“Talking to parents and teachers of private schools, there was a hint of a vicious circle; teachers are (possibly illegally) underpaid, so they try to make up by “encouraging” their students to take up private tuition. As tuitions become a widespread practice, parents begin to feel that their child will be penalised if the child is not sent. This vicious circle needs to be documented in a better manner,” said Reetika Khera, another IIMA faculty who was a part of the research study.
Children under RTE quota discriminated
The research also revealed, that parents under RTE admissions are forced to pay higher “non tuition fee”. Complaints regarding experiences with the application process, discrimination within the school, and high non-tuition expenditure incurred by parents like transportation and extra-curricular activities, among others complaints noted in previous years were found to persist.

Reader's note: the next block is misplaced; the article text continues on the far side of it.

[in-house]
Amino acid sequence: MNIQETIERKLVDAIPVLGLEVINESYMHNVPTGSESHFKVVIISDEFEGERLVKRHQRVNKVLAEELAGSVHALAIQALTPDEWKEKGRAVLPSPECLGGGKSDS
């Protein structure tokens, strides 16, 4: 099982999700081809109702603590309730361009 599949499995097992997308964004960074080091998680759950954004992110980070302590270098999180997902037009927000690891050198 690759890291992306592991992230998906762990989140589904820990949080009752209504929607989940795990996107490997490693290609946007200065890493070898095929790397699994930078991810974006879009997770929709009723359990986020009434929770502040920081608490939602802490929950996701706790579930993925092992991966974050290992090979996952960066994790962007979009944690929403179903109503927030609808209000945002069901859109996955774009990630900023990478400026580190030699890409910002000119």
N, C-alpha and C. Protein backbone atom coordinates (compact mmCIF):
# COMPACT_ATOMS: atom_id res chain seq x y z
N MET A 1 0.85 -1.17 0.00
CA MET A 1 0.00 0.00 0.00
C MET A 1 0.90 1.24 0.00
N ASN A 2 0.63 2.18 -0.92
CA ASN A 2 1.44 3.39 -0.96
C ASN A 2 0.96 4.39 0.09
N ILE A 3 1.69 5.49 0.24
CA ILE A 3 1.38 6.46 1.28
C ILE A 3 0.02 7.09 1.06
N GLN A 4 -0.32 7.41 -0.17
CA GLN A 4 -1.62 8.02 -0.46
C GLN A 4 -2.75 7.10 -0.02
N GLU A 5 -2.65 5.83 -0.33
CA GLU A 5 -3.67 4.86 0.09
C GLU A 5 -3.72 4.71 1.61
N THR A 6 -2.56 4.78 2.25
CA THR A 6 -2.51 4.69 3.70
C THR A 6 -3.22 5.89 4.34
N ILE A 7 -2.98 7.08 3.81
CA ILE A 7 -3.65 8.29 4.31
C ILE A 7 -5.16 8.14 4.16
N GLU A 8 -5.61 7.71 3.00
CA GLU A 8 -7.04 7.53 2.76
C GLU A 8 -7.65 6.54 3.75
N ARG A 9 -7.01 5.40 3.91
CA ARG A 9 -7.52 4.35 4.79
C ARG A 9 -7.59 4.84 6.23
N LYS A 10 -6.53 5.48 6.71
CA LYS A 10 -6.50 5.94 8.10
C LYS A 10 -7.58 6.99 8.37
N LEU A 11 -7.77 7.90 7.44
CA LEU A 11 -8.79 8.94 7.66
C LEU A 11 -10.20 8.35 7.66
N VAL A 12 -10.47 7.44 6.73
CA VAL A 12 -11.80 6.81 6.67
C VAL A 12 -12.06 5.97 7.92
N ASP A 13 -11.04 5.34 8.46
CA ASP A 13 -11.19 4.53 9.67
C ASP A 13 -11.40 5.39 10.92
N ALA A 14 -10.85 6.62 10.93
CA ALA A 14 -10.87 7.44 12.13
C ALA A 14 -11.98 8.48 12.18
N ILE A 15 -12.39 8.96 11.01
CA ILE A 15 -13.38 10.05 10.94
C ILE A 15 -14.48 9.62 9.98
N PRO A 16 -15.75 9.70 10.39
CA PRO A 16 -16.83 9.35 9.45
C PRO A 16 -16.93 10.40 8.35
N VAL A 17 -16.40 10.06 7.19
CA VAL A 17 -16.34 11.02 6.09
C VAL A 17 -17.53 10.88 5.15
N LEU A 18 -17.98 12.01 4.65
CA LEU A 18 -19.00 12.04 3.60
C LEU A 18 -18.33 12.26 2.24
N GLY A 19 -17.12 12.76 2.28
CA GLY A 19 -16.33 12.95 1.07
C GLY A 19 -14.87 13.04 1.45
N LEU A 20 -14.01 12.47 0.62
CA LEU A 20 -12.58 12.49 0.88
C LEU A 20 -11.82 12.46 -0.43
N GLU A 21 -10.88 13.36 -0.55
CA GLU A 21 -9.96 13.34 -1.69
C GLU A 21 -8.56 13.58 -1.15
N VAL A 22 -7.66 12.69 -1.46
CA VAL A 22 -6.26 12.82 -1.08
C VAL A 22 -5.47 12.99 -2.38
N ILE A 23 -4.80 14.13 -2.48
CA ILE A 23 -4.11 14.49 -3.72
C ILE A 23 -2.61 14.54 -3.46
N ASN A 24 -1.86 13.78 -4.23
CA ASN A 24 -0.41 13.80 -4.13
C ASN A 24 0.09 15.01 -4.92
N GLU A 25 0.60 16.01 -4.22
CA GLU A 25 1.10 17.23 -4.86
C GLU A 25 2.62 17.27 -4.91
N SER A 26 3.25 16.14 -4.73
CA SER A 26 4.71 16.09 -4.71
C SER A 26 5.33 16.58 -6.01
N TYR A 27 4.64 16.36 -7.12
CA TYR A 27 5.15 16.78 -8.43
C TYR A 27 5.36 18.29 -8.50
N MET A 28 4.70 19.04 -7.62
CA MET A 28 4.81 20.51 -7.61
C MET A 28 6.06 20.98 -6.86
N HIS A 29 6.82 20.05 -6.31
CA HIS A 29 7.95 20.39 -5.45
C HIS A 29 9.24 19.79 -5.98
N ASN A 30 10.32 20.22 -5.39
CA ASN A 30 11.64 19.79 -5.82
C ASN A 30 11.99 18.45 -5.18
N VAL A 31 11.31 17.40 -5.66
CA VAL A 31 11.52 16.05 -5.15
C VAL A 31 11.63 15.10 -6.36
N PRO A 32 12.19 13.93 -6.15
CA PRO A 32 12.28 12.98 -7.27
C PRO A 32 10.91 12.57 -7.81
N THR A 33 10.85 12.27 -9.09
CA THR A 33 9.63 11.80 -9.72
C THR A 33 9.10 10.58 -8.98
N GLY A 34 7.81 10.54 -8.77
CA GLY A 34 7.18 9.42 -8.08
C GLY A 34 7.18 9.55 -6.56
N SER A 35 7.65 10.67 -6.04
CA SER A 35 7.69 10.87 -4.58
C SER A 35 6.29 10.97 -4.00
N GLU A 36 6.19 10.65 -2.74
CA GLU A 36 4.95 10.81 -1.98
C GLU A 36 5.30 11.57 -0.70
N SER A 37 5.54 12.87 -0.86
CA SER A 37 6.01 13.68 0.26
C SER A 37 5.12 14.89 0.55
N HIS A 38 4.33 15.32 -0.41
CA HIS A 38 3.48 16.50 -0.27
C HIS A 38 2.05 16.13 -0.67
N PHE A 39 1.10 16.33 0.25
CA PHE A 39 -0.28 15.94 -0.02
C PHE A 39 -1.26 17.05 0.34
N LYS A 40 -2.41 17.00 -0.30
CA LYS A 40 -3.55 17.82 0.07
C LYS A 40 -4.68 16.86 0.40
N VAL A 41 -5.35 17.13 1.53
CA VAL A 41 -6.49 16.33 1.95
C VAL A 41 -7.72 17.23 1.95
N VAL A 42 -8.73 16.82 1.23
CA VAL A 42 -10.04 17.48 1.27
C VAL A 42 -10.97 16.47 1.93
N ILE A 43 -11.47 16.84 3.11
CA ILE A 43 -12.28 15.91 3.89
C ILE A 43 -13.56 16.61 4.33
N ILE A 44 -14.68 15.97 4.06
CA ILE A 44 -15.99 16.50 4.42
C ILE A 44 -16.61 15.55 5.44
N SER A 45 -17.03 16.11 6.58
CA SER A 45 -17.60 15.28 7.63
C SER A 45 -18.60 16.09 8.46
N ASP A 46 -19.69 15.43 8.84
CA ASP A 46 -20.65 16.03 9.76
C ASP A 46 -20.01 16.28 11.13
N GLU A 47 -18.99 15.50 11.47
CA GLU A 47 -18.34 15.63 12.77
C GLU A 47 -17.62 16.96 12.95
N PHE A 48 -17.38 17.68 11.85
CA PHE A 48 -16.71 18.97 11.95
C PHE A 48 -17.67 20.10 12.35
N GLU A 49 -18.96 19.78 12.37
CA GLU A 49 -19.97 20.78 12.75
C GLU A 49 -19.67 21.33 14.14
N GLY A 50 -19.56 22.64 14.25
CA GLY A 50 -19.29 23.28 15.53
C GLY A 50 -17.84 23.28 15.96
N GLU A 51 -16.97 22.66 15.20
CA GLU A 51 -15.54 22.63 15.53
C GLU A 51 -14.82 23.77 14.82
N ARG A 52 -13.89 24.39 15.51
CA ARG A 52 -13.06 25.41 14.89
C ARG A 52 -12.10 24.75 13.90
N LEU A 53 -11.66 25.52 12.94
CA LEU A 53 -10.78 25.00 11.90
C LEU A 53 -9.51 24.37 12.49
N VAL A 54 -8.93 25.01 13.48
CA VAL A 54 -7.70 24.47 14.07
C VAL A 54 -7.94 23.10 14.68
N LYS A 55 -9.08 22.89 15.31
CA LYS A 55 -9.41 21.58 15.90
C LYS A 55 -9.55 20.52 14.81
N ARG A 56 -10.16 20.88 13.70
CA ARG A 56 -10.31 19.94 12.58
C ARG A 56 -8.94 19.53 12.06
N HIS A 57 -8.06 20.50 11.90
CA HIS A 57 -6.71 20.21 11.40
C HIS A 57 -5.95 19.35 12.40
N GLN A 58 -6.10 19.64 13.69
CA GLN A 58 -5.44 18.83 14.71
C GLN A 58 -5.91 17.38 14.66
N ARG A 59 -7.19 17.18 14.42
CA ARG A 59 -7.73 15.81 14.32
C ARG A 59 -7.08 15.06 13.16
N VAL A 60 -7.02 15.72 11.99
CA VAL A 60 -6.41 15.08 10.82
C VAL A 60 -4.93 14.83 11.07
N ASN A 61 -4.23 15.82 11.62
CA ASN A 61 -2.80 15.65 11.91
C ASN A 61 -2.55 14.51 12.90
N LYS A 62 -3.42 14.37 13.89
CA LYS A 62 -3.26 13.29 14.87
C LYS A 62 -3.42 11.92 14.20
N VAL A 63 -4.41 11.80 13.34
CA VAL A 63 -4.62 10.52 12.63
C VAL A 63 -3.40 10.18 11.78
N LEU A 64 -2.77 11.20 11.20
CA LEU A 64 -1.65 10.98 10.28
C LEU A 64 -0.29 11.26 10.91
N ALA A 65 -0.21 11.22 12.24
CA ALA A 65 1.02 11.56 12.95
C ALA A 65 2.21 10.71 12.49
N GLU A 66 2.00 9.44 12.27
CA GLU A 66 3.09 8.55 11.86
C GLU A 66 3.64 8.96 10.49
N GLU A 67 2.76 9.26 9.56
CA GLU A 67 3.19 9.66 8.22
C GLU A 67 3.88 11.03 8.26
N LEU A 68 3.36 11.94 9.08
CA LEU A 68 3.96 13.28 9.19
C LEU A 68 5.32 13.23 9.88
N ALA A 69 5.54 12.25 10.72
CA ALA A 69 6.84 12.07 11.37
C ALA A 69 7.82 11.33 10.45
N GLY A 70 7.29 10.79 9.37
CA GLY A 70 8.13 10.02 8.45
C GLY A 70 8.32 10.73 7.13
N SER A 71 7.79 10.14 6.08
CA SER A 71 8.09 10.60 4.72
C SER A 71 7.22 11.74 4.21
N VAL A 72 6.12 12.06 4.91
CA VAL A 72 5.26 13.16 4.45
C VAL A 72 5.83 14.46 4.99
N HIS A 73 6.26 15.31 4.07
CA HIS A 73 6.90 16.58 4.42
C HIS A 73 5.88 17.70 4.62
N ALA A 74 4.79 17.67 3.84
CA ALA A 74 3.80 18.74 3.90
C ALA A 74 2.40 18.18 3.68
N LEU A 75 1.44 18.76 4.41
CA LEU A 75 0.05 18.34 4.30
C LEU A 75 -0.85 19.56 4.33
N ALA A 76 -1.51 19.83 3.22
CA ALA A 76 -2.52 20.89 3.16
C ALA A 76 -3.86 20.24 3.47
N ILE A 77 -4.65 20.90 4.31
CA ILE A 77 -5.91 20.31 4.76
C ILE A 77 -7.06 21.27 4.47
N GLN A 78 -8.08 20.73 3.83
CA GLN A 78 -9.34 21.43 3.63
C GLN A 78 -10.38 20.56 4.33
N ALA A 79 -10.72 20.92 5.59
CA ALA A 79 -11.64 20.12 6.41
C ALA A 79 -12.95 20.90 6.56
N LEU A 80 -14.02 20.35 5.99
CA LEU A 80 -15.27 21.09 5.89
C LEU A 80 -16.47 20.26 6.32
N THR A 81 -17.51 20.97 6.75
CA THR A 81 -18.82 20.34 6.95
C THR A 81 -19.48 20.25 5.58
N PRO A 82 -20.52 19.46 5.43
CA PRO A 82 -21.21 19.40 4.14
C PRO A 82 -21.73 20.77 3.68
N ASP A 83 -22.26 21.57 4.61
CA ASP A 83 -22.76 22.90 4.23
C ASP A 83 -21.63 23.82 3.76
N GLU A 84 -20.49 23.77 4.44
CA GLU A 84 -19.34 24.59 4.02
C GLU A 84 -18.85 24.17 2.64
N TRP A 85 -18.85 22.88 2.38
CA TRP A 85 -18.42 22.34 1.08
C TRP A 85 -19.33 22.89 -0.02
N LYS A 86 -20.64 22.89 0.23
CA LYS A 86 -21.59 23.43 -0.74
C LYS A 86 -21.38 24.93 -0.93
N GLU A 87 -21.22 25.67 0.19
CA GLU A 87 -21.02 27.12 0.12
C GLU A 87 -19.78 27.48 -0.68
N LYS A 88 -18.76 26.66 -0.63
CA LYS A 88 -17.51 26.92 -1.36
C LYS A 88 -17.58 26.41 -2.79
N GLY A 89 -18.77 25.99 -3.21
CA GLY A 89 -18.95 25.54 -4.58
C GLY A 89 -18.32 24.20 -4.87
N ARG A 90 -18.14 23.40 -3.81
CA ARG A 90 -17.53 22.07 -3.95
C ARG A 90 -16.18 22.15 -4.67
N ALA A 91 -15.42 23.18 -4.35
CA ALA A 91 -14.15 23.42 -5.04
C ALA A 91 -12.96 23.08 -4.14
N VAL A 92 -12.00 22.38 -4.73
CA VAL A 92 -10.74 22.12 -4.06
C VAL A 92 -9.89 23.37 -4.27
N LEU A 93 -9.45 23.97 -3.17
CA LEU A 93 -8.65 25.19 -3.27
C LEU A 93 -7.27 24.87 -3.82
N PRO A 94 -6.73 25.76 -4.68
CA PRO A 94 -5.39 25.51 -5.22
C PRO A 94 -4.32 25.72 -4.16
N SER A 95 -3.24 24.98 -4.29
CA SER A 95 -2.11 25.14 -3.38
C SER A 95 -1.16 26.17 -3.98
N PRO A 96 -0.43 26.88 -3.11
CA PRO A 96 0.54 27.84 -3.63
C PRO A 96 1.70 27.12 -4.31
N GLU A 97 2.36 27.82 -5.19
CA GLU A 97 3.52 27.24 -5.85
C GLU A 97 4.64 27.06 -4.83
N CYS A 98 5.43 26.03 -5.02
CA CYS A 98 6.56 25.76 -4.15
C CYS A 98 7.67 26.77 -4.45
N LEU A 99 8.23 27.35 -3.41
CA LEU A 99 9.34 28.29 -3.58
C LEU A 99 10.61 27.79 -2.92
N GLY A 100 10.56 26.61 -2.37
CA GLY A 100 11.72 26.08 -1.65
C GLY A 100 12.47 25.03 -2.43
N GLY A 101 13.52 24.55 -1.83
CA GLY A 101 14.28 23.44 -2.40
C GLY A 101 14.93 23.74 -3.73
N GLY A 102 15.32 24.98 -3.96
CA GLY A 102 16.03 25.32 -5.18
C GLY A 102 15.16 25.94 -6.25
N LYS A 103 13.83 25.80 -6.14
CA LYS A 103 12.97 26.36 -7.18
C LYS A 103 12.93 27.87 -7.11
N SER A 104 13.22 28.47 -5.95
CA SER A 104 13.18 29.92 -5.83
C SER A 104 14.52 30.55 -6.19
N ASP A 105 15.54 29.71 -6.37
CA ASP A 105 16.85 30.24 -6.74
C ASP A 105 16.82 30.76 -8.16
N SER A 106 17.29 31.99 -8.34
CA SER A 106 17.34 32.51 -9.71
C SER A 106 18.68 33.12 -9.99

“For instance, in areas like Danilimda and Jamalpur, students admitted under RTE Act’s 25 per cent reservation were burdened with higher transportation expenses as there were no private schools in the vicinity. For that matter there aren’t enough municipal schools too in certain pockets of the city,” said Sukhdev Patel, who is from the non-governmental organisation Ganatar, who was also a part of the research.
Further, there were many instances of discrimination faced by the children. “Children in some cases were repeatedly called out in class as being an ‘RTE student’. In one school, a parent claimed that the teacher did not celebrate the birthday of the child even though it was done for all children. And in many schools, RTE students were made to sit in a separate class (which is in violation of the rules under the mandate). Those surveyed felt such actions were taken to make the parents withdraw the seat,” the report pointed out.
In another case, the school administration told parents to pay fees and enroll their child in the “non-RTE class” because he was “very bright”. This implied that children admitted under RTE sat separately and, worse, were not given adequate education or attention as those who paid the fees.